Project Dates: 2020-
Status: Ongoing
Type: Live and Collaborative

The US-Mexican border es una herida abierta [is an open wound] where the Third World grates against the First, and bleeds. And before a scab forms it hemorrhages again, the lifeblood of two worlds merging to form a third country - a border culture made up of entangled inbetweens. -- Anzaldúa, La Frontera (1987)

“Borderlands” is an ongoing design and research enquiry led across multiple disciplines: academia/research, design and material exploration. It focuses on issues of climate adaptation, climate justice, climate mobilities, dignity and adaptation at the US-Mexico border.

The project uses collaborative and participatory methodologies to investigate the role that space and architecture play in access to place, dignity and community at the US-Mexico border. Collaborating with grassroot groups along panamerican migration routes, it retraces the journeys of climate migrants and records low-tek, indigenous and emerging building methods and materials such as adobe, clay or bamboo. In El Paso, USA, and Ciudad Juarez, MX it challenges the role that architecture has too often played as a tool of deterrance and exclusion, instead proposing bottom-up self construction and the repair of abandonned industrial buildings as a generator of social, economic and cultural opportunities.

The project has been ongoing since 2020 and currently has three major outputs: 

︎︎︎ Essays and a research thesis   
︎︎︎ A set of design investigations
︎︎︎ A series of investigative infographics
︎︎︎ A live project in Guatemala

The project is currently submitted for a new set academic research grants as we enter implementation phase in Petèn, Guatemala. We are actively looking for collaborators and sponsors. For more, click here ︎︎︎

Collaborating institutions: UTEP, Center for Inter-American Relations and Border Studies, Dame la Mano Shelter, Casa Del Migrante, IMIP MexicoThe Canelo Project, Journeys in Conservation, Organizacíon Ecologica Sol y Verde

The project has been supported by the University of Cambridge, the Royal Institute of British Architects, the Martin Research Center, and received a grant from the RIBA and Wren Association to support its initial 6 months of fieldwork. It was recently awarded the Morgan Sindall prize and a RIBA Silver Medal nomination.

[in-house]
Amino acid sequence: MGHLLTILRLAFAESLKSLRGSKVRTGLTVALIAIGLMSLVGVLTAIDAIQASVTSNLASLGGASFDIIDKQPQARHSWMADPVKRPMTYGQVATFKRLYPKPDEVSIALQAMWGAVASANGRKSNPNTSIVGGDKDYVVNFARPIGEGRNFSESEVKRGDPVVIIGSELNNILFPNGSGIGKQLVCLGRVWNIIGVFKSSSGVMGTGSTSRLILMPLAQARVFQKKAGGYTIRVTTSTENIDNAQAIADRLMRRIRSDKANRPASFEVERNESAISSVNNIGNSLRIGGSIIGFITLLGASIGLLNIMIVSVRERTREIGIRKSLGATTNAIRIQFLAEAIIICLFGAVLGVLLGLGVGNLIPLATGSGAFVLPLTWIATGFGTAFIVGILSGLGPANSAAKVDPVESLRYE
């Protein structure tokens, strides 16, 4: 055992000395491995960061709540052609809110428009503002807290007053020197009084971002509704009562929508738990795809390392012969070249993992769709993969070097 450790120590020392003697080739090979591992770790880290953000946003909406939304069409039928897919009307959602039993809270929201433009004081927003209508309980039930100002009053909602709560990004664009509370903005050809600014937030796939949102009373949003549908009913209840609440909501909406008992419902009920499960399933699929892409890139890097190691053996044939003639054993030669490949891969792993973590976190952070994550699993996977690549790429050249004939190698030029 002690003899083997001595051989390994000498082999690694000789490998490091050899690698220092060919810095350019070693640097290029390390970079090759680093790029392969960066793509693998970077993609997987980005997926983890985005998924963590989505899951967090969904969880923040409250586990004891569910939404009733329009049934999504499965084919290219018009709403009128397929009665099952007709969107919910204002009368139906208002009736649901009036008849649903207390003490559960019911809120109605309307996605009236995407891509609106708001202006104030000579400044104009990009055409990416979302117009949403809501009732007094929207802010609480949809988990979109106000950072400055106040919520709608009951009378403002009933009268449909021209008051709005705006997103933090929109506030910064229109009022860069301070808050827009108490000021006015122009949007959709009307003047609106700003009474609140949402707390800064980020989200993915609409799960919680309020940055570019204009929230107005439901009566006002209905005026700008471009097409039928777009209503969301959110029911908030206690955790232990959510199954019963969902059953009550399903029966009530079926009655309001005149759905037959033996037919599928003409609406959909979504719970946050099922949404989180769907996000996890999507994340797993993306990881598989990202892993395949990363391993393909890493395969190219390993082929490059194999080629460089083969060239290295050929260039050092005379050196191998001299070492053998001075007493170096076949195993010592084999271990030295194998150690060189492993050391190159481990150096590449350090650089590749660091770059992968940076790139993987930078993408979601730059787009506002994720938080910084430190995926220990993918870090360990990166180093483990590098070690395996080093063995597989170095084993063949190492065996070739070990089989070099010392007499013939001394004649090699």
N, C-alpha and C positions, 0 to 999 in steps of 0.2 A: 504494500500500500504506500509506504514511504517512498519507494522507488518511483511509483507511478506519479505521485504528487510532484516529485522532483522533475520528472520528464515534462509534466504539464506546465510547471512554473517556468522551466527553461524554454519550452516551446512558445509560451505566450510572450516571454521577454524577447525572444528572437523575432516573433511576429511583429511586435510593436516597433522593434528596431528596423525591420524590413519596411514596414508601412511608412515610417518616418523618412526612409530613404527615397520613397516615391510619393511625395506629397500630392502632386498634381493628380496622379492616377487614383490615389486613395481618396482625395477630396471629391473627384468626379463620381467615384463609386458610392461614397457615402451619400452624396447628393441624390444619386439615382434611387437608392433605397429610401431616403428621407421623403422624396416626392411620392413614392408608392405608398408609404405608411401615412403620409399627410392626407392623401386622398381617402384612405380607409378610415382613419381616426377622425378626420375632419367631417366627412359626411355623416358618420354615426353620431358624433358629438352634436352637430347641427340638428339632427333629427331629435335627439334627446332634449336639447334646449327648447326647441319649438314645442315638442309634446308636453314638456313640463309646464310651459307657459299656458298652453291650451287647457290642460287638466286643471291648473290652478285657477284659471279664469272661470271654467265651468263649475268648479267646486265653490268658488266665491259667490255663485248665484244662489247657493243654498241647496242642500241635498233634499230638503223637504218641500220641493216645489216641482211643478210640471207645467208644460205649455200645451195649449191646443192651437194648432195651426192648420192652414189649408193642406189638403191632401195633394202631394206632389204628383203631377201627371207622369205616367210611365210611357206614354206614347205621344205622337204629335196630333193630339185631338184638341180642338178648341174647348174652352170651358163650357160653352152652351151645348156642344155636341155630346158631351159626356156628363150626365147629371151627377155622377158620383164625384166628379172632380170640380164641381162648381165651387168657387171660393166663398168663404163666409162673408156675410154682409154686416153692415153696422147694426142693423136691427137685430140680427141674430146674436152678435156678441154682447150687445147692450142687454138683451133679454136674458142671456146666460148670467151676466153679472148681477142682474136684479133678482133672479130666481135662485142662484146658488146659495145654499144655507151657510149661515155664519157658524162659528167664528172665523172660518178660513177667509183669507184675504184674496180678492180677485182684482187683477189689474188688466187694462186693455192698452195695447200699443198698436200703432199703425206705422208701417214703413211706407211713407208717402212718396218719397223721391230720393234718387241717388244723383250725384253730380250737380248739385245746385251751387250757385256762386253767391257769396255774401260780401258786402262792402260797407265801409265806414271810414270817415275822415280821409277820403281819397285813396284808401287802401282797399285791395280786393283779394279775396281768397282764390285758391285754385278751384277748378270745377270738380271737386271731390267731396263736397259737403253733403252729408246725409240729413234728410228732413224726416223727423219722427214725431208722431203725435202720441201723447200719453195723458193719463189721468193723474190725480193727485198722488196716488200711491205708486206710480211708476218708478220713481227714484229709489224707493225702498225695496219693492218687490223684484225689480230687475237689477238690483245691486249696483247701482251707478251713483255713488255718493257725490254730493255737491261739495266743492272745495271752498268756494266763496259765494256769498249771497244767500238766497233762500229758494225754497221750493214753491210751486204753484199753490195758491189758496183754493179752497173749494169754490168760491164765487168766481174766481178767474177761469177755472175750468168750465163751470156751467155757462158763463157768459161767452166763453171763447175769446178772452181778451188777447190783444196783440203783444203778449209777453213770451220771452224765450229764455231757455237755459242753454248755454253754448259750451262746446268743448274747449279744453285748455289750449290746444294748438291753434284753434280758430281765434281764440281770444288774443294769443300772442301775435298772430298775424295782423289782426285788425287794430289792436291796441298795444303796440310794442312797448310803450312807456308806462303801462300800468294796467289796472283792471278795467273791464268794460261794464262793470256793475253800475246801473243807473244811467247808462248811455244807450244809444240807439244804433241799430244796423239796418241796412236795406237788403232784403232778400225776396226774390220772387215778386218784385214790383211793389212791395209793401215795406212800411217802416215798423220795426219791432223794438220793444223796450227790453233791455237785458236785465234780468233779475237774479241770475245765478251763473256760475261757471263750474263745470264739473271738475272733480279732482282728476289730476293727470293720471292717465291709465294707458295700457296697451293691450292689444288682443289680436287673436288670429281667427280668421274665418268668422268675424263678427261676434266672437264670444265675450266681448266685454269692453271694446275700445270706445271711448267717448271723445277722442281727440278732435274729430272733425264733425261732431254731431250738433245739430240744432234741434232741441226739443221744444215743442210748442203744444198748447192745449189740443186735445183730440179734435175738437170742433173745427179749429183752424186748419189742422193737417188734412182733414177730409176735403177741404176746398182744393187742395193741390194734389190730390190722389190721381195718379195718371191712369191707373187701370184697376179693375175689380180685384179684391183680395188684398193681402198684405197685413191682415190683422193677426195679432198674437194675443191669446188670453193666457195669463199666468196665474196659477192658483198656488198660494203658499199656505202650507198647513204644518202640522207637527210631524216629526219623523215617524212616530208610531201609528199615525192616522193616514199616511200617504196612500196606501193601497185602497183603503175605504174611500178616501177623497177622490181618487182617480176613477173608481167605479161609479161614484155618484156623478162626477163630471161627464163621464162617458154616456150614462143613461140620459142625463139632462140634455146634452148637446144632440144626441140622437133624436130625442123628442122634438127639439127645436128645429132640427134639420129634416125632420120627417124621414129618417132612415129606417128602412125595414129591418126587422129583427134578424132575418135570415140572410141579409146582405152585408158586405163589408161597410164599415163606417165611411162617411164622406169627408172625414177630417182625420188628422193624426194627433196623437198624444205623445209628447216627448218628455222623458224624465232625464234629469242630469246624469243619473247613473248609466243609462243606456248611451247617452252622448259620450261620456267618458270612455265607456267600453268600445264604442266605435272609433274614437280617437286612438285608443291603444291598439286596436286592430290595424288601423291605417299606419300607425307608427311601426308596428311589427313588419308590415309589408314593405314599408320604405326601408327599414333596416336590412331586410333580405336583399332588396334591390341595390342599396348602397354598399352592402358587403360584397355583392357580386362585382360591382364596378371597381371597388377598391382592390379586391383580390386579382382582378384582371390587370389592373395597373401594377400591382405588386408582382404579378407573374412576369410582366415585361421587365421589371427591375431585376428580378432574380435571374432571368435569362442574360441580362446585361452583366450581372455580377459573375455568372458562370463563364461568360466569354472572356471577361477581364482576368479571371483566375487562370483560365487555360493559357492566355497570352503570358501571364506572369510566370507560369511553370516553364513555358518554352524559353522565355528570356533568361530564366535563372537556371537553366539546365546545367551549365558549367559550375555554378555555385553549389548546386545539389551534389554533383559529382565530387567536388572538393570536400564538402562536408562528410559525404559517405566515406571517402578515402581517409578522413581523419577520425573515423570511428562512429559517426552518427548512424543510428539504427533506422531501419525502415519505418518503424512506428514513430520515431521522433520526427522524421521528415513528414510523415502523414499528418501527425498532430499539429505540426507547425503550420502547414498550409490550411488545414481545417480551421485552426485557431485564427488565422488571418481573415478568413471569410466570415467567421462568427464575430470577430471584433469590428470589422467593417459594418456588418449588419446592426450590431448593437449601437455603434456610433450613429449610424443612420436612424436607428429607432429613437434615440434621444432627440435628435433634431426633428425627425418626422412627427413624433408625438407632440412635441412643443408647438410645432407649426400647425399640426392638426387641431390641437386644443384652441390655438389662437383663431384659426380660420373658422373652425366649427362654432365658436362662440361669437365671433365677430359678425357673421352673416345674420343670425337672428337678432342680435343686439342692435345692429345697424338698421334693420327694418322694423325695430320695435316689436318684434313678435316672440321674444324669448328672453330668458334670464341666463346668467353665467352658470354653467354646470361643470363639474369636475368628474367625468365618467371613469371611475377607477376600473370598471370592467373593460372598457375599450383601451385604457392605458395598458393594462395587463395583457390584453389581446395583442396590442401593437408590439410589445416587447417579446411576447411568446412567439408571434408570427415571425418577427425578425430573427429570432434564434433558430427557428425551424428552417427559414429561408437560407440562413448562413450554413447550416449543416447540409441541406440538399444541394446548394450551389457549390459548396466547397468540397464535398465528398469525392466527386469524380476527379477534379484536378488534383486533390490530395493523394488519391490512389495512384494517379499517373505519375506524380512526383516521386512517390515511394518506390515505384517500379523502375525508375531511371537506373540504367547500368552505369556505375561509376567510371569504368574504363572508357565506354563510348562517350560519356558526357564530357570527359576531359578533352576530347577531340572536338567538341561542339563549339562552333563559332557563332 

This projected was funded though the support of:

By 2050, it is estimated that up to 1,200,000,000 people could be forcibly displaced around the globe due to an increasingly uninhabitable climate. This will be the largest forced movement in the history of humanity - and we are vastly underprepared. Focusing on El Paso/Juarez at the US-Mexico border and the region of Peten, Guatemala at the borders of Mexico and Belize, this project aims to sketch out a potential urban framework of decolonisation, porosity and resilience for the border regions that will soon become the edges of tomorrow’s world.

In a global and hybrid planet, where experience of the unfamiliar and of uncertainty is practically everyday, this condition is born on the border itself; that is, in everything that makes the border. This includes uncertain places; uncertain times, uncertain identities that are ambiguous, incomplete or optional; indeterminate or inbetween situations; uncertain relationships. These are border landscapes, in which encounters and experiences bring into relation a here and an elsewhere; a same and another; a local fact and a global fact and a global context. It is thus It is by way of what happens in the borderlands that we are both in the world and of the world. -- Michel Agier, Borderlands (2016) 

With special thanks to:
Baltazar and Emanuel Girón, Dr Josiah Heyman, Dr Irit Katz, Bill and Athena Steen, Oso, Benito and Panther Steen, Paul Ratje, Mike and Pat Taylor, Shawn Wu, Elizabeth Gandarilla, Toño Mardano, Valentina Antollini, the Annunciation House staff, Ersela Kripa, and the countless others who have made this work possible.